Broadly, the environmental pillar of ESG means reporting air, water, and ground pollution for companies. The social pillar refers to reporting how companies “manage their employee development and labour practices,” and the governance pillar refers to reporting shareholders rights and diversity, according to the Deloitte report. 

Economically targeted investments (ETI)

Both SB 737 and HB 750 define economically targeted investments (ETI) requirements as ”a set of standards to screen potential investments based upon the perceived impact to the environment and the social relationships between a company’s employees and the community.” Additionally, both bills also designate requirements that grade “how a company’s leadership is structured” to fall under ETI requirements. 

According to RBC Global Asset Management, a global investment management firm, ETIs are best categorized as a type of investment meant “to help meet the capital needs of underserved areas in an efficient and sustainable manner.”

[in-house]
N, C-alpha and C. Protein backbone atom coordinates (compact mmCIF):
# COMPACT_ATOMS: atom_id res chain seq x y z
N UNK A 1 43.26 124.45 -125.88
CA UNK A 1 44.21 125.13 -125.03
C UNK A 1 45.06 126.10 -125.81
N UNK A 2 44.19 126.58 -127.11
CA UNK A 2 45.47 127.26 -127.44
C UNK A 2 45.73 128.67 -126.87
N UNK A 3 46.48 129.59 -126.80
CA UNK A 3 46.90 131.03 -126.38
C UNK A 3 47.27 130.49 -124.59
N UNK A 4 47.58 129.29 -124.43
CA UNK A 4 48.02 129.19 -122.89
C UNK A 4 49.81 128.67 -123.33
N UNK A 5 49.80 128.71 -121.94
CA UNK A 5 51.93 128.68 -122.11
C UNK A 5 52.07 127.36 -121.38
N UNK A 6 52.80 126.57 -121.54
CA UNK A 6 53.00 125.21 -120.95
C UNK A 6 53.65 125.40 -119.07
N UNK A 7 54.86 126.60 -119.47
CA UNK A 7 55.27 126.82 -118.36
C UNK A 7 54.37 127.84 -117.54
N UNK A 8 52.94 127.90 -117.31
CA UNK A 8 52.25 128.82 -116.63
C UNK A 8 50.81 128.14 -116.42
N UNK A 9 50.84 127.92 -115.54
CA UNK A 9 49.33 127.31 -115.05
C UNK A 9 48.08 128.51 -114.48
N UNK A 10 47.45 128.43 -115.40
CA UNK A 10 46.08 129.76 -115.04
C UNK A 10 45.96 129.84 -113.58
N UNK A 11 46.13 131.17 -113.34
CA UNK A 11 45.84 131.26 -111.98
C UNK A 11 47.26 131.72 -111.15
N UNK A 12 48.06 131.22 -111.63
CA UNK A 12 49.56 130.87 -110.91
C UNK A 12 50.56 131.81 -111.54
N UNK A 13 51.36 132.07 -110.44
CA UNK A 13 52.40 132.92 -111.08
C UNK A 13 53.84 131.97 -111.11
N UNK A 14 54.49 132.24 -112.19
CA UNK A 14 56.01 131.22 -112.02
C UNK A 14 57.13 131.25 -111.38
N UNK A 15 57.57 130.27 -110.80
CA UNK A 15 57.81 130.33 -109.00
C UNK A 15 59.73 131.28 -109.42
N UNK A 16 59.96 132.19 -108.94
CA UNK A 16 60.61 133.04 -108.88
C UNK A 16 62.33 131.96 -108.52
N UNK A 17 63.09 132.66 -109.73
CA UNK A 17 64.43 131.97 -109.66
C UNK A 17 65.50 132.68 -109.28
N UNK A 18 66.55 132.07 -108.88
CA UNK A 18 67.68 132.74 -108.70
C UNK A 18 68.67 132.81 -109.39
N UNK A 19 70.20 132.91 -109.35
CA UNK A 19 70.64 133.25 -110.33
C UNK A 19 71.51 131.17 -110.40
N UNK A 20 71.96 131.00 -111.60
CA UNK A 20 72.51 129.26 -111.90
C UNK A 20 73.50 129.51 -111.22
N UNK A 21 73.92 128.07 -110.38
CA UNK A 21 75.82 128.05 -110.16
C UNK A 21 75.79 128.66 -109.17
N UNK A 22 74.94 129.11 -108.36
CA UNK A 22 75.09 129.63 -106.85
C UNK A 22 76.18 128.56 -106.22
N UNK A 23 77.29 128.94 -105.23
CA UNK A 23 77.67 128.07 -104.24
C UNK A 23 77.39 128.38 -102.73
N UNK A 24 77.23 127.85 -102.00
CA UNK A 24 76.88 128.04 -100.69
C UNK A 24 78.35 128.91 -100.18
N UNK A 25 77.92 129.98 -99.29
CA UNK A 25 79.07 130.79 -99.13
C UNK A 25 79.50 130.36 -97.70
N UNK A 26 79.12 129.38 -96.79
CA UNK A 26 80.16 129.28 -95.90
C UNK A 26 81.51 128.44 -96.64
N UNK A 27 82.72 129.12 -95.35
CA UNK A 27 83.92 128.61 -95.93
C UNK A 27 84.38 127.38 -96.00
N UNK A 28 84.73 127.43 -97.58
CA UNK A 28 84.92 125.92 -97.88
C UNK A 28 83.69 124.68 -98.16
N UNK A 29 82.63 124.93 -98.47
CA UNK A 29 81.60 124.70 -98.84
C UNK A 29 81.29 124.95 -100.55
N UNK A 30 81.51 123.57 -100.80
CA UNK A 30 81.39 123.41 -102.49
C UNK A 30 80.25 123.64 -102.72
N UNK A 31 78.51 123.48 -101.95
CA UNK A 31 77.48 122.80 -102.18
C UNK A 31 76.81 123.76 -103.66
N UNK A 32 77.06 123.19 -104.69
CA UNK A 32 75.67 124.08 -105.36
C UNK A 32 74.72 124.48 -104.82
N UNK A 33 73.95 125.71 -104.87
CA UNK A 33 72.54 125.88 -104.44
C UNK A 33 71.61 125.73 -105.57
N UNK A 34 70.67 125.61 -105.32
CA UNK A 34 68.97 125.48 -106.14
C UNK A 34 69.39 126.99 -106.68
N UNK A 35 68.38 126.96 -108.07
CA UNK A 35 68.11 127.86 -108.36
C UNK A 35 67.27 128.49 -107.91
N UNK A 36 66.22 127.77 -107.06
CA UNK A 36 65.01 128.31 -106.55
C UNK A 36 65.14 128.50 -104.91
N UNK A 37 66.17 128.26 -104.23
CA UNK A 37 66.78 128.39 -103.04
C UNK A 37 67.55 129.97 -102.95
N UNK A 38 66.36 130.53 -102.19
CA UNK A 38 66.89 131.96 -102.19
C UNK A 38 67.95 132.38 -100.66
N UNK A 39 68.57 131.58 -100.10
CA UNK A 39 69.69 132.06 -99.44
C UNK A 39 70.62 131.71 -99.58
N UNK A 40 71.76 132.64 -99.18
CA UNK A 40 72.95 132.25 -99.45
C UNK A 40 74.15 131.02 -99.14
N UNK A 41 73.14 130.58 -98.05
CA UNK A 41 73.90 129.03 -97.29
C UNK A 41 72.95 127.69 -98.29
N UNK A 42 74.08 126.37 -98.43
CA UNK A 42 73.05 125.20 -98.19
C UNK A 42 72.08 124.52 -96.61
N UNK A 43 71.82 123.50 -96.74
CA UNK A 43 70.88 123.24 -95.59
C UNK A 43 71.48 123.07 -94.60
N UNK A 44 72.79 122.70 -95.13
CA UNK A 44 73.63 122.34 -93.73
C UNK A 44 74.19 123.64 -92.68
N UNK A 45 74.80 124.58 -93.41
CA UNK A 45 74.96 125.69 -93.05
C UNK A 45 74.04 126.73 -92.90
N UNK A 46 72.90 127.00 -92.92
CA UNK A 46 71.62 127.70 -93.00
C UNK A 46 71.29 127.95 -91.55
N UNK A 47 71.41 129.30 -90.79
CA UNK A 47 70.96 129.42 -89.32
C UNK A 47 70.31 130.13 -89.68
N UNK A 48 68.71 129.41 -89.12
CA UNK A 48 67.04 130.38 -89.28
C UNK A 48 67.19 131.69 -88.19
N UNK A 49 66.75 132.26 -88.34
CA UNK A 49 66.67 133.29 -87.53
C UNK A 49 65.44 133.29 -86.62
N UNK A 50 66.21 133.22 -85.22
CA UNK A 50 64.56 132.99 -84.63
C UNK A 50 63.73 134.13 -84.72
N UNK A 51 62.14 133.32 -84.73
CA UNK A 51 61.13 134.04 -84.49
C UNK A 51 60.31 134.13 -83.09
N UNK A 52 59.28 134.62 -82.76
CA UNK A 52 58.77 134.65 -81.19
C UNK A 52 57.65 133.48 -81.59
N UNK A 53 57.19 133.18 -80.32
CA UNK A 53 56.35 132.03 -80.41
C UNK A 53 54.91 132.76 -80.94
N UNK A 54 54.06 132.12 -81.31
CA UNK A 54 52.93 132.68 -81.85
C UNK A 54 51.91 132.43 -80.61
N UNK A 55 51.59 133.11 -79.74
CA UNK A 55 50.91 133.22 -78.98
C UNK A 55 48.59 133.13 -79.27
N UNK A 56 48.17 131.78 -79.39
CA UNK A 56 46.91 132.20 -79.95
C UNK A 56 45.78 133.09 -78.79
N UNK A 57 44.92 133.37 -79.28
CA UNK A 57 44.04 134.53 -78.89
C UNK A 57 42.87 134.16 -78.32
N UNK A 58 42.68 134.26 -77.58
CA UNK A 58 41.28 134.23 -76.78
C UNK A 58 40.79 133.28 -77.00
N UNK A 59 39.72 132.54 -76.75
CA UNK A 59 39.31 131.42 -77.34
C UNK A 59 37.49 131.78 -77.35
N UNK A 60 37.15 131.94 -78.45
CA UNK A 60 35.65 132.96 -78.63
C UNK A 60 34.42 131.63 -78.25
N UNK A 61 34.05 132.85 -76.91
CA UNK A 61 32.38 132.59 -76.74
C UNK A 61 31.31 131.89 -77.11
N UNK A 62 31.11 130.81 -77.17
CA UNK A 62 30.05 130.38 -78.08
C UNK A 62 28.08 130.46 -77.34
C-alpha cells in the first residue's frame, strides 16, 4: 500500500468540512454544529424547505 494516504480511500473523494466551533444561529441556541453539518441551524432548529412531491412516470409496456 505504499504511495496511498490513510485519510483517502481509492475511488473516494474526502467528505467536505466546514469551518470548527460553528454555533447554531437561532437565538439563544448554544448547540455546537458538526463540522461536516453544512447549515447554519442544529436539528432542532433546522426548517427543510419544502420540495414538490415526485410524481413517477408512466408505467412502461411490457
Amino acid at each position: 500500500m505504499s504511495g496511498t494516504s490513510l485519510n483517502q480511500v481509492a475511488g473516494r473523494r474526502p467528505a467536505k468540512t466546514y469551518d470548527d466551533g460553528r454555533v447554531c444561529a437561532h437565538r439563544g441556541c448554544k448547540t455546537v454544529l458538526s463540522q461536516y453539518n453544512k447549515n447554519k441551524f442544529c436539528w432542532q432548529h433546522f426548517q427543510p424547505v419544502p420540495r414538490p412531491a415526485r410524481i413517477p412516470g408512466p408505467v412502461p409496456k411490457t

HB 750 in  Senate committee discussion

Sen. David Craven, R-Randolph, presented HB 750, during the Senate Commerce and Insurance committee Tuesday. 

Sen. Natasha Marcus, D-Mecklenburg, said that it was in her understanding that the business community opposes this bill.

“If we don’t also recognize that issues such as climate change and social justice, even things like product recall issues, energy transition, and security are relevant to company’s long term financial health,” Marcus said.

Sen. Gladys Robinson, D-Guilford, also questioned why ETI was included in HB 750, and whether it was an effort to stop investment in companies led by women or minorities. 

Craven responded to Robinson by clarifying the ETI portion of the bill was added as a preemptive measure and that the bill only affected government entities.

“All this bill does is ensure that there is no discrimination out there against anything within our employee pension funds,” Craven stated. 

Sen. Marcus asked whether state pension fund investments could take into account issues like energy transition and security

“Yes, but only when you are pursuing it for the highest rate of return,” Craven said. “This bill does not prohibit you from doing that with an ESG fund.”

Senate Bill 737 now sits in the House Rules Committee for consideration and House Bill 750 has been referred to the Committee on Pensions, Retirement and Aging.